At the conclusion of its 24 episodes is where Jormungand tends to separate people. Across the internet I have seen forums and debates about the ending of this series and the actions taken by certain characters, and while I admit it was a weird surprise I commend Jormungand for actually having an ending unlike so many works out there. I was very satisfied with where it left off. I will cover this controversial ending in a spoiler section below.
I recommend you buy Jormungand. It is full of action, guns, fan service if you are into that, great character backstory and development and one of the most intelligent main characters I have ever seen. If you like action you will enjoy this but also if you like cool rational thinking crafters of crazy plans such as Light Yagami or Lelouch you will like this series as well. The easy comparison would be Black Lagoon here, but I would also say to watch a series called Gungrave, another guns filled action series with a deep subplot with incredible character development.
Ok, so that ending. The final moments of Jormungand did not plan out how I pictured them in my head, but they were still entertaining. Koko went from a character I adored to someone I disliked a bit at the end with her idea of sacrificing 700,000 people to end aerial combat. Jonah was also perturbed by this and runs off on his own after working with Laspar for two years. In the end, he leaves kaspar who saw this decision coming a long time ago. Kaspar gives jonah money and sets him off on his own life. Jonah though realizes the difficulties of being so isolated and is eventually starving when Koko and her team welcome him back. The series ends with Koko seemingly hitting the button that will start up Jormungand, her super computer that will take out aircrafts like an EMP. Her idea is forced peace, which I srt of agree with but I dislike the actions of a character like Light, Lelouch and to a lesser extent Koko here as I do not support the concept of “sacrifice pawns to save the queen”. Personally, I hate the idea of someone being in charge of another indivusal’s right to live. I feel as a religious individual that God judges people, not other humans, and as such the blatant killing of 700,000 people was not copasetic with me.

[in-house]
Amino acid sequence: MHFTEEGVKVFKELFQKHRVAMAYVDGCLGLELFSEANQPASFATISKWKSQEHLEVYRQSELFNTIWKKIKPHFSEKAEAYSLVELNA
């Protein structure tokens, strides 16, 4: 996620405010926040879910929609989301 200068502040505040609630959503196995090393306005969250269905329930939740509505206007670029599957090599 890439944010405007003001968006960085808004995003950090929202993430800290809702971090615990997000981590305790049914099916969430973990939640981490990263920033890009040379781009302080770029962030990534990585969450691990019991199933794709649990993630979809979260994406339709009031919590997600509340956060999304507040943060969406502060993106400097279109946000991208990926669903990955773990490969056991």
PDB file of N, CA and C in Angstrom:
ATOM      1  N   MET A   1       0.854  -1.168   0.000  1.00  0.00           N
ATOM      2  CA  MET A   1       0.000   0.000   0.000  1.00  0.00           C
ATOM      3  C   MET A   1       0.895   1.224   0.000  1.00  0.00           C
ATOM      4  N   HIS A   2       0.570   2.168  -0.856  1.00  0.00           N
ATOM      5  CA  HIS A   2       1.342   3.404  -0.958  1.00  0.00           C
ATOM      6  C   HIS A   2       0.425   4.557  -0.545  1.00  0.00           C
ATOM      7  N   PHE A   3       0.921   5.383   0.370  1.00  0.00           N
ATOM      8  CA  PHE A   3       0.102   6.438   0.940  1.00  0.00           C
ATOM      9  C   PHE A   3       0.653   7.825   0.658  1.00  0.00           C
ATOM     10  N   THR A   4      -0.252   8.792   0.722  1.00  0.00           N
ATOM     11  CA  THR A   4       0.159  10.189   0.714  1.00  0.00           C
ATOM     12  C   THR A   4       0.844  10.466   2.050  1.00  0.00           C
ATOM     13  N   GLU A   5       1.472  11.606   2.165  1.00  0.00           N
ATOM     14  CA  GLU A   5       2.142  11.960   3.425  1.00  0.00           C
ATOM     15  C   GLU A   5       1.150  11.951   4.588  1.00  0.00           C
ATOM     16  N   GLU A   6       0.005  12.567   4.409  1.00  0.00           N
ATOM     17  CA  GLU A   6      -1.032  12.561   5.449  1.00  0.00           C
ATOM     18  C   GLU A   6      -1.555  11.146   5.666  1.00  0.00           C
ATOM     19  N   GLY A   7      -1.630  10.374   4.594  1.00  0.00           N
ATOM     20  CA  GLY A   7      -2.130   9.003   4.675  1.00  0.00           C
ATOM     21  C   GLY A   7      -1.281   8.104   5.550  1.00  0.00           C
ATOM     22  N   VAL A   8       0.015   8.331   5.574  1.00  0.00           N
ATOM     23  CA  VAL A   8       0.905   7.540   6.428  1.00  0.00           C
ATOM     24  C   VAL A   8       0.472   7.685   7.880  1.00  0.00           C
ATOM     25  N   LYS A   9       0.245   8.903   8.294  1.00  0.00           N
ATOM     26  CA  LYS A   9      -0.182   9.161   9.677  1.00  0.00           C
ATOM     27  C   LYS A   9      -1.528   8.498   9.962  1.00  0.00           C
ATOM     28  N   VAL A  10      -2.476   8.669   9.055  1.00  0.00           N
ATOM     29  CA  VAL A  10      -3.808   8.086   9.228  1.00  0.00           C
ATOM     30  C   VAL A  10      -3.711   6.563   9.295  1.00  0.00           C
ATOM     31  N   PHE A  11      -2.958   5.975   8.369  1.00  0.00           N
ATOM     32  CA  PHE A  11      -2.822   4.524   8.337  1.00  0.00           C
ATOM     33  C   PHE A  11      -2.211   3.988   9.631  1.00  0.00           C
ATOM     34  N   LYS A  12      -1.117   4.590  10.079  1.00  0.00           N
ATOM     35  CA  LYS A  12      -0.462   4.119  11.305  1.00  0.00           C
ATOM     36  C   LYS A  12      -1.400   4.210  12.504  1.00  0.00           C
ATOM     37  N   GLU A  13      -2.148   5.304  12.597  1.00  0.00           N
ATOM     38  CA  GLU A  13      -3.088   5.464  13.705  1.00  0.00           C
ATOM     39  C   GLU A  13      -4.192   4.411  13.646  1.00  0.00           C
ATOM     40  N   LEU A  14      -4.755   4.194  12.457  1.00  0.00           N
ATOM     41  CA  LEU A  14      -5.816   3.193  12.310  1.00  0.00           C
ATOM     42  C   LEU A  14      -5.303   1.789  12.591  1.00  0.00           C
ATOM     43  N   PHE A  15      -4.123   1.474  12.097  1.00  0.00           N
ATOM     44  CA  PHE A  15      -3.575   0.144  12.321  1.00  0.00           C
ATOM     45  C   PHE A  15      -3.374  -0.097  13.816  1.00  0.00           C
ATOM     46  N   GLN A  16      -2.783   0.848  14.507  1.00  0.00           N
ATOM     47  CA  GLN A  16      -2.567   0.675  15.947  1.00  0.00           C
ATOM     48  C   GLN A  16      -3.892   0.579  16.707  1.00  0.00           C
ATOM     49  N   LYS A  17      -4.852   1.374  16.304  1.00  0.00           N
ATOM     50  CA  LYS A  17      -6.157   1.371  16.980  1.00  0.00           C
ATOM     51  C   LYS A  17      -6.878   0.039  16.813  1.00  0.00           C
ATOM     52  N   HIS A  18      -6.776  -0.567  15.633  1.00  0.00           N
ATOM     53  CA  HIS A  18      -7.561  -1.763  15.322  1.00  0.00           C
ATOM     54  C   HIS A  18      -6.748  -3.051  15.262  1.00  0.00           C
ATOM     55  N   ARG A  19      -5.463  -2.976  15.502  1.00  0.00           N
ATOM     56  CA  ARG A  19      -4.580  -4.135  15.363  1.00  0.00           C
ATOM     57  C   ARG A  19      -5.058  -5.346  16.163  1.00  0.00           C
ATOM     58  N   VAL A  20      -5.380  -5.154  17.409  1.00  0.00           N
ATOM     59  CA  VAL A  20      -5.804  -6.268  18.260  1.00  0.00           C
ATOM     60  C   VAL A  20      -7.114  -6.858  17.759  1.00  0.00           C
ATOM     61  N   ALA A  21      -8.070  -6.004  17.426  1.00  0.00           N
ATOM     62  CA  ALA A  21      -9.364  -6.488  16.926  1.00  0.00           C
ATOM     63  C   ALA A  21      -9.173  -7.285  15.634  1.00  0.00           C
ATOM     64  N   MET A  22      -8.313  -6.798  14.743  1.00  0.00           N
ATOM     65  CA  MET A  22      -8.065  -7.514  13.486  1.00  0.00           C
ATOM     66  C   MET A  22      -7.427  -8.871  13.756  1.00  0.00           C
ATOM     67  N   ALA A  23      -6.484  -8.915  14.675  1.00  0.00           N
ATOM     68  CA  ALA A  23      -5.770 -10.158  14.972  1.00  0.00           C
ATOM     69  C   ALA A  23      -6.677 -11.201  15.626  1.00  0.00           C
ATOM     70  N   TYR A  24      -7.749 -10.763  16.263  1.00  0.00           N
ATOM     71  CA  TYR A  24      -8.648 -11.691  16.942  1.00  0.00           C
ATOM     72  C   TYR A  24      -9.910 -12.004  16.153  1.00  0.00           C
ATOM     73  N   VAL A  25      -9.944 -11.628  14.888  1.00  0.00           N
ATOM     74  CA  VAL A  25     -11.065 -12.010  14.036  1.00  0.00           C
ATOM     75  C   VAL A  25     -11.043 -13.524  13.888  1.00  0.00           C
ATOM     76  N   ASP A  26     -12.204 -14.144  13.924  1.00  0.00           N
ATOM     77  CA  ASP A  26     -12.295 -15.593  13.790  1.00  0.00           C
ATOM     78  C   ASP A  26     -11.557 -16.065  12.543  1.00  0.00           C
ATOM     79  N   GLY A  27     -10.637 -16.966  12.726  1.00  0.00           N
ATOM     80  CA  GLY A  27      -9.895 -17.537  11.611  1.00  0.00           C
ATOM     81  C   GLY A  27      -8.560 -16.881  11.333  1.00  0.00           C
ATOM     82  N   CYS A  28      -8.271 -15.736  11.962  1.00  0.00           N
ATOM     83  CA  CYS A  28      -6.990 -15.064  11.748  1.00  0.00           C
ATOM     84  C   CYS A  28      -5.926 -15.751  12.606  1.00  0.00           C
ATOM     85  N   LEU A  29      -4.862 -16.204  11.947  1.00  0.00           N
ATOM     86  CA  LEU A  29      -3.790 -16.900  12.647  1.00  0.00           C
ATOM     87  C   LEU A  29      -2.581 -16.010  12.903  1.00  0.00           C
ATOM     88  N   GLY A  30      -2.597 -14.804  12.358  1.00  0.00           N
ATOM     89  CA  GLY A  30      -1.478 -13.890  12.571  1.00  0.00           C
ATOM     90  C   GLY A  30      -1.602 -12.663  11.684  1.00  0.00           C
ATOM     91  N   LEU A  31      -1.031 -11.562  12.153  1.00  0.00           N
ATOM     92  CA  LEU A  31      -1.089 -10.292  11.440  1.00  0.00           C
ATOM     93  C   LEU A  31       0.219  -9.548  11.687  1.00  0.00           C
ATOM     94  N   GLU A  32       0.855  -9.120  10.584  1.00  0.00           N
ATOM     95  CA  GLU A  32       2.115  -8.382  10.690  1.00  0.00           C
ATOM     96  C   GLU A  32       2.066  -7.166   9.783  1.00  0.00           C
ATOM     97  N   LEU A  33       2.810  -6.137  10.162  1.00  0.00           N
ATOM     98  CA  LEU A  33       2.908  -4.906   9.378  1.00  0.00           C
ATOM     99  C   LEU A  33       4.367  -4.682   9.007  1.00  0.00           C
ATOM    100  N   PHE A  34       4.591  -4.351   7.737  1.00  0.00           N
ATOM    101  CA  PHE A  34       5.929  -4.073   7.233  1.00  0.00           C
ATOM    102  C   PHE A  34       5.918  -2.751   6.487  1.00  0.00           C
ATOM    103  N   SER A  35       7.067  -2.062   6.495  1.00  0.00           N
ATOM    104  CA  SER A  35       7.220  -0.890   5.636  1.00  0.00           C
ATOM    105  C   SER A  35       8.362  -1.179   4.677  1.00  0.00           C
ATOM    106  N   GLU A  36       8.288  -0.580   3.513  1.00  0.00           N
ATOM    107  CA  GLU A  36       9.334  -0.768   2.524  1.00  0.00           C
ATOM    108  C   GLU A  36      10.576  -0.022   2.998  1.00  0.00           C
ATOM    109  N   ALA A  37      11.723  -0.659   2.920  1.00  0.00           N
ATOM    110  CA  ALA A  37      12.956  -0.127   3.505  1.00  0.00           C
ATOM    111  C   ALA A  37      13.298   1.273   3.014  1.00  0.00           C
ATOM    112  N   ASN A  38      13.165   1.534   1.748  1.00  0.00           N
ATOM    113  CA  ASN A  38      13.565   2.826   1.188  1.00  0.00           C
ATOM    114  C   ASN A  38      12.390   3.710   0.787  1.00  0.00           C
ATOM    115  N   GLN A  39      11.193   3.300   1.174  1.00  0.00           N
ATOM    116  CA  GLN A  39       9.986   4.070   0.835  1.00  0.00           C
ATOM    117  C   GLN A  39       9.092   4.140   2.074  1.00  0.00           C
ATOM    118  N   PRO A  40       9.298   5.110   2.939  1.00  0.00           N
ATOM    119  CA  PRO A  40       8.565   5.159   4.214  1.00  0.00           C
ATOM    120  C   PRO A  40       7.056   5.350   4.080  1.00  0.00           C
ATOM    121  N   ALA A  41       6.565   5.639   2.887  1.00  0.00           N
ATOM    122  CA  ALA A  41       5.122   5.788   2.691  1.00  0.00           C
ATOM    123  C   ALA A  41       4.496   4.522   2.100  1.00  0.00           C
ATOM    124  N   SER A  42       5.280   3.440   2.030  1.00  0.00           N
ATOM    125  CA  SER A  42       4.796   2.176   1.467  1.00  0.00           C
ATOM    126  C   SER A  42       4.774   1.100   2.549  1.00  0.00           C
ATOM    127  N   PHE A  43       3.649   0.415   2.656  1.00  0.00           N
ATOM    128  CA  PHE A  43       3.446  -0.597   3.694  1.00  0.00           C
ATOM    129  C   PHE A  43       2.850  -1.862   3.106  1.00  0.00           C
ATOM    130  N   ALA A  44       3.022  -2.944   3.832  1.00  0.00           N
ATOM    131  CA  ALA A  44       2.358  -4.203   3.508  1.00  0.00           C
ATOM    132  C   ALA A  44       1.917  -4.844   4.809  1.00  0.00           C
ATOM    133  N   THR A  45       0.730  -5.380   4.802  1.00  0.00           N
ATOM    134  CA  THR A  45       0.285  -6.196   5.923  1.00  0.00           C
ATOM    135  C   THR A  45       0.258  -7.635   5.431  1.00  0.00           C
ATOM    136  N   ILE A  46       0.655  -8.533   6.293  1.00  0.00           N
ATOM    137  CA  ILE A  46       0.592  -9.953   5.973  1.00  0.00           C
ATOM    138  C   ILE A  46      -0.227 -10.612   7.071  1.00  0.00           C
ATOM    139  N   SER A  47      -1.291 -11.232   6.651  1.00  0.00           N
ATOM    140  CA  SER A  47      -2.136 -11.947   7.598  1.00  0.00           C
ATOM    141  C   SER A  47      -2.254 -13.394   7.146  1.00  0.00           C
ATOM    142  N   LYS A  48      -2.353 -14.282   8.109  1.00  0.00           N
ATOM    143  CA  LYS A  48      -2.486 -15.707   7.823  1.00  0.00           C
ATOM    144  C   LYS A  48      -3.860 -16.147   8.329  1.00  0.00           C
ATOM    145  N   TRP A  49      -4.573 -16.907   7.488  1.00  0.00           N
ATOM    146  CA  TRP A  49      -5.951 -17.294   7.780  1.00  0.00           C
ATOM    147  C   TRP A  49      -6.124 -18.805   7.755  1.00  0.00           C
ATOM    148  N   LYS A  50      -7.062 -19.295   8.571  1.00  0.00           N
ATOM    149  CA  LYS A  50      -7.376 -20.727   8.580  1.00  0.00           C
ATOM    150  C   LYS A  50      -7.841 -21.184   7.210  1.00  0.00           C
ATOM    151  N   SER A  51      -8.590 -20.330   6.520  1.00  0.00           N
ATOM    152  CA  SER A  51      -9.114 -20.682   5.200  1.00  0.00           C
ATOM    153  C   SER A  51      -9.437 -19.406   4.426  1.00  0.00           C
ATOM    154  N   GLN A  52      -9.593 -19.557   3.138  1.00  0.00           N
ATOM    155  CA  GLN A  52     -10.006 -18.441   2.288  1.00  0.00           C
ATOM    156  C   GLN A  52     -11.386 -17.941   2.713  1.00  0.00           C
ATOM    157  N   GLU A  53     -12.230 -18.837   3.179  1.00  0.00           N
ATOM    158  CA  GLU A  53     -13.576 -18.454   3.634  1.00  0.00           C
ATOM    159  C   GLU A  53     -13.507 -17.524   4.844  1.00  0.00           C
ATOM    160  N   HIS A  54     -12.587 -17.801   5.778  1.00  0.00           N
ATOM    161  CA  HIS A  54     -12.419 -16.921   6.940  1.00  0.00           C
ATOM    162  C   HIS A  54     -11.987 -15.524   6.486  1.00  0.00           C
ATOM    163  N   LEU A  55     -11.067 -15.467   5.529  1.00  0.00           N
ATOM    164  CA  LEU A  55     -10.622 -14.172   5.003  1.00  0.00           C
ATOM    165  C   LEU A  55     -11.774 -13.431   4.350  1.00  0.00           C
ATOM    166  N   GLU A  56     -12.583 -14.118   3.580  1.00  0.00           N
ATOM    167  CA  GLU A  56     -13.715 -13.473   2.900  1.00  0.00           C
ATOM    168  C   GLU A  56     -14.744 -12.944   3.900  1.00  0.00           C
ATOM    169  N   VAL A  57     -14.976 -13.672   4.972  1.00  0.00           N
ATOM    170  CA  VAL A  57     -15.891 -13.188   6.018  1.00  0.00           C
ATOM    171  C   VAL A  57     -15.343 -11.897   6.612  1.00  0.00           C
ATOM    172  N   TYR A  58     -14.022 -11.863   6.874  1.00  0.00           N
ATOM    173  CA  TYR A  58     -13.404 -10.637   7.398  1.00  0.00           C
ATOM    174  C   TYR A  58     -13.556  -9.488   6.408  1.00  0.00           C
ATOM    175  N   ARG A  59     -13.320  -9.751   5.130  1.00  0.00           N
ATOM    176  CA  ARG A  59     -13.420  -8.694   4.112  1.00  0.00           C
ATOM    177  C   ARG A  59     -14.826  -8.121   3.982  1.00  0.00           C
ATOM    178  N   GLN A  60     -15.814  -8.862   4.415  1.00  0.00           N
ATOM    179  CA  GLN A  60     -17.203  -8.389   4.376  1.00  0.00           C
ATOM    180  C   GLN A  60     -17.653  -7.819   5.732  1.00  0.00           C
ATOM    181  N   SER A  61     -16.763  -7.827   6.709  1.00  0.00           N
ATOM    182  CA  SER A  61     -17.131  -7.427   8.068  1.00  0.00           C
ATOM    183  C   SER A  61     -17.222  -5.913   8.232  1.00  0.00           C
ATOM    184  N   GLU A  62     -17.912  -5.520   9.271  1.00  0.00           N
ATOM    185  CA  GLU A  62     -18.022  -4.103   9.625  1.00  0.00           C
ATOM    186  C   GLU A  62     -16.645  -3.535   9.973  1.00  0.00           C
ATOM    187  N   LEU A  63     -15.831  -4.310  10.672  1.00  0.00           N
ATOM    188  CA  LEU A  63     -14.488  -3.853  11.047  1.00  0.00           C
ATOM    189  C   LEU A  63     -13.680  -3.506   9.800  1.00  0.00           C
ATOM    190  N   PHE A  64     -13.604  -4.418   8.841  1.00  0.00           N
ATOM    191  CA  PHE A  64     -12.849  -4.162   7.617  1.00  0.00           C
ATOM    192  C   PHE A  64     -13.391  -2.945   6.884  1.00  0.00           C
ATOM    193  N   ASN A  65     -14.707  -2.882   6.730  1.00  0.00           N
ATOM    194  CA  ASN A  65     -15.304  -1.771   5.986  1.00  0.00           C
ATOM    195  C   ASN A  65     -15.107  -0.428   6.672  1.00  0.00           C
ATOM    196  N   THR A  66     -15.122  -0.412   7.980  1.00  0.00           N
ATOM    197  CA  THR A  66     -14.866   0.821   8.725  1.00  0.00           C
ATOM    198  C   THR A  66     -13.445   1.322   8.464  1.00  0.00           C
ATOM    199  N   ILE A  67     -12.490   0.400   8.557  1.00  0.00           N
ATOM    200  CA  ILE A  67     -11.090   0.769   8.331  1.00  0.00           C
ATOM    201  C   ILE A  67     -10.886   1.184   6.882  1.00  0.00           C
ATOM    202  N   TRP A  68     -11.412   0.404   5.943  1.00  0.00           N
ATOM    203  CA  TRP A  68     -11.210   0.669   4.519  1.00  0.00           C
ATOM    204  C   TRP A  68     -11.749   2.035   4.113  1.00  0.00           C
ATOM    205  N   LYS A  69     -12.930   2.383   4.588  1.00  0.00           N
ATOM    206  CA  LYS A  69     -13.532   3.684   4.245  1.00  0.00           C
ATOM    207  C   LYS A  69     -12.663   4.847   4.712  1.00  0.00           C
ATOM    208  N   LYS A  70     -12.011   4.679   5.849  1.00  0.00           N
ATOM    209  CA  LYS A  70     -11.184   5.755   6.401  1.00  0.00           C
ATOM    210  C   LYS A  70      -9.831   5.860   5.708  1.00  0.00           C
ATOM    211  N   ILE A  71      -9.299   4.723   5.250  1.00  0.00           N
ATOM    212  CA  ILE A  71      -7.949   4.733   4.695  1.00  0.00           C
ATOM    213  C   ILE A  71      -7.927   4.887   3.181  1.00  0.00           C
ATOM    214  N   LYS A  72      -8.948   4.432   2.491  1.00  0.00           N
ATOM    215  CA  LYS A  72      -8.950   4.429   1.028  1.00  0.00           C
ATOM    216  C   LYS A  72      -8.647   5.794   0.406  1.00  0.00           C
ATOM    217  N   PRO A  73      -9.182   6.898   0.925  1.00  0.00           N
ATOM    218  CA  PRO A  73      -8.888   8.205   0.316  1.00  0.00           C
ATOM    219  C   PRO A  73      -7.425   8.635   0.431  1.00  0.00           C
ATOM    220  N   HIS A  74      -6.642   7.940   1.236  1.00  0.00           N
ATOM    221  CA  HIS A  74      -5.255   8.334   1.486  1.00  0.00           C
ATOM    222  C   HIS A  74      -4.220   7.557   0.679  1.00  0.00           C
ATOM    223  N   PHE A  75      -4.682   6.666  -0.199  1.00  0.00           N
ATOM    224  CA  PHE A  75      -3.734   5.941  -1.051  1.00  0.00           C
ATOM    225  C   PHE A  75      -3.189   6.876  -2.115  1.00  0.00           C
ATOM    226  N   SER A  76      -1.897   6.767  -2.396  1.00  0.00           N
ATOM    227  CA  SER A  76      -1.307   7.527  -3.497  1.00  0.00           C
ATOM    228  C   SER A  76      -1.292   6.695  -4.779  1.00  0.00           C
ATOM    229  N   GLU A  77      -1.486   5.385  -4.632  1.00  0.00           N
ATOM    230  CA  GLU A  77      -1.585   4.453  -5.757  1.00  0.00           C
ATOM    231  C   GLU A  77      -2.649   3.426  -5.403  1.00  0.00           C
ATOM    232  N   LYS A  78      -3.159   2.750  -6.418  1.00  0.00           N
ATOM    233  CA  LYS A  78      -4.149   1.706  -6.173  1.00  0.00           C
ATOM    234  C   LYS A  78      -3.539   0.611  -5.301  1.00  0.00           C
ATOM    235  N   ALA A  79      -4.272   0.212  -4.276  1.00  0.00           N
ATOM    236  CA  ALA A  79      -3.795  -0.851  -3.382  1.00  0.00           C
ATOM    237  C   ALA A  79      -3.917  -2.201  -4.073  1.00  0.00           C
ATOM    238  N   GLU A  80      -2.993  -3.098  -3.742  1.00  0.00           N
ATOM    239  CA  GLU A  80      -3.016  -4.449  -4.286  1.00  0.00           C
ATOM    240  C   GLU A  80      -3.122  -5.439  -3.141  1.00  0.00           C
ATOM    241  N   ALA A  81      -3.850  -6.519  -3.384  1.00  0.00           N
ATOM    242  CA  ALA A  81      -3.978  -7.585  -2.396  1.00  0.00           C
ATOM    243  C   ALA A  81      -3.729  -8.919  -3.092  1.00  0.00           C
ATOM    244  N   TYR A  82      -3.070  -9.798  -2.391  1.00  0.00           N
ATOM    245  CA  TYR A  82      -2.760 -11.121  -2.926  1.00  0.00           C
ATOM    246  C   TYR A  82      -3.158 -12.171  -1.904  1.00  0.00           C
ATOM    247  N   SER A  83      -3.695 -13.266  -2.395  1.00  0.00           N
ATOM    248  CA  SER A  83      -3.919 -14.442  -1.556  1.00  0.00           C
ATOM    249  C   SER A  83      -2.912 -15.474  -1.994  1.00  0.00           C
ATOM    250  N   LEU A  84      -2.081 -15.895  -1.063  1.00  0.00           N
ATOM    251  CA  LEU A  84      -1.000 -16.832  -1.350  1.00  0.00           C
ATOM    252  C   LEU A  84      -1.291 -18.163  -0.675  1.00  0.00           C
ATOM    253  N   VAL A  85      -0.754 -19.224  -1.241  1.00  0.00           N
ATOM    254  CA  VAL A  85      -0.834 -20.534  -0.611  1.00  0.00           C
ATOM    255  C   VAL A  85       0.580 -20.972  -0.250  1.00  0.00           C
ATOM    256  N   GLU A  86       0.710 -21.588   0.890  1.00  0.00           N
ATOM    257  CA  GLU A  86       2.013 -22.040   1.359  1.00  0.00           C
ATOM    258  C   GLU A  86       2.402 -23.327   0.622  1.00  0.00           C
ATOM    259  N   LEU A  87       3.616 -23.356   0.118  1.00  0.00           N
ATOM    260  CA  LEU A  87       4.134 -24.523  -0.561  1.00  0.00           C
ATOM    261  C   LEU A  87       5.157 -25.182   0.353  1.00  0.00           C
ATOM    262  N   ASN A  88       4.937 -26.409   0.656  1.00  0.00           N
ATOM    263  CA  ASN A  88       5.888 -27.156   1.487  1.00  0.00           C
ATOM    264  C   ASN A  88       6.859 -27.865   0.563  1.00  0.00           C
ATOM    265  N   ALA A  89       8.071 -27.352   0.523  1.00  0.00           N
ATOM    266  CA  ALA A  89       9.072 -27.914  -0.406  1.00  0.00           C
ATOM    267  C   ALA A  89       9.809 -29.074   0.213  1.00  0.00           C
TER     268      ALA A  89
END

That being said, notice that Koko did not hit that button for 2 years, and more importantly to the characterization, until Jonah returned. It is my theory that she waited for 2 main reasons.
First, she waited for the war to engulf the world, liley causing less domestic flights internationally, ergo saving some of the civilians killed. Secondly, she awaited Jonah’s approval. I doubt she could handle going on killing so many without the consent of someone she loved so dearly. Once Jonah realizes that this world is shitty, he realizes he has to make a change somehow, or others will change it for him. And at least he was not making that choice alone.
So do I like Kok’s actions, no. Can I support them, maybe. Are they justified, possibly. Am I beating around the bush? Yes. Koko is still one of my favorite characters of all time and while I would have written this ending differently, I appreciate how it ended up. In addition, i suppose it is technically still up on the air as to whether she activated it or not, as the threat to such power is scary to stop any general. The sad part pointed out by Kaspar is that no matter what Koko does weapons and war will still go on, and that is true, but i I have learned anything from koko it is that we have to make an effort to stay on our path.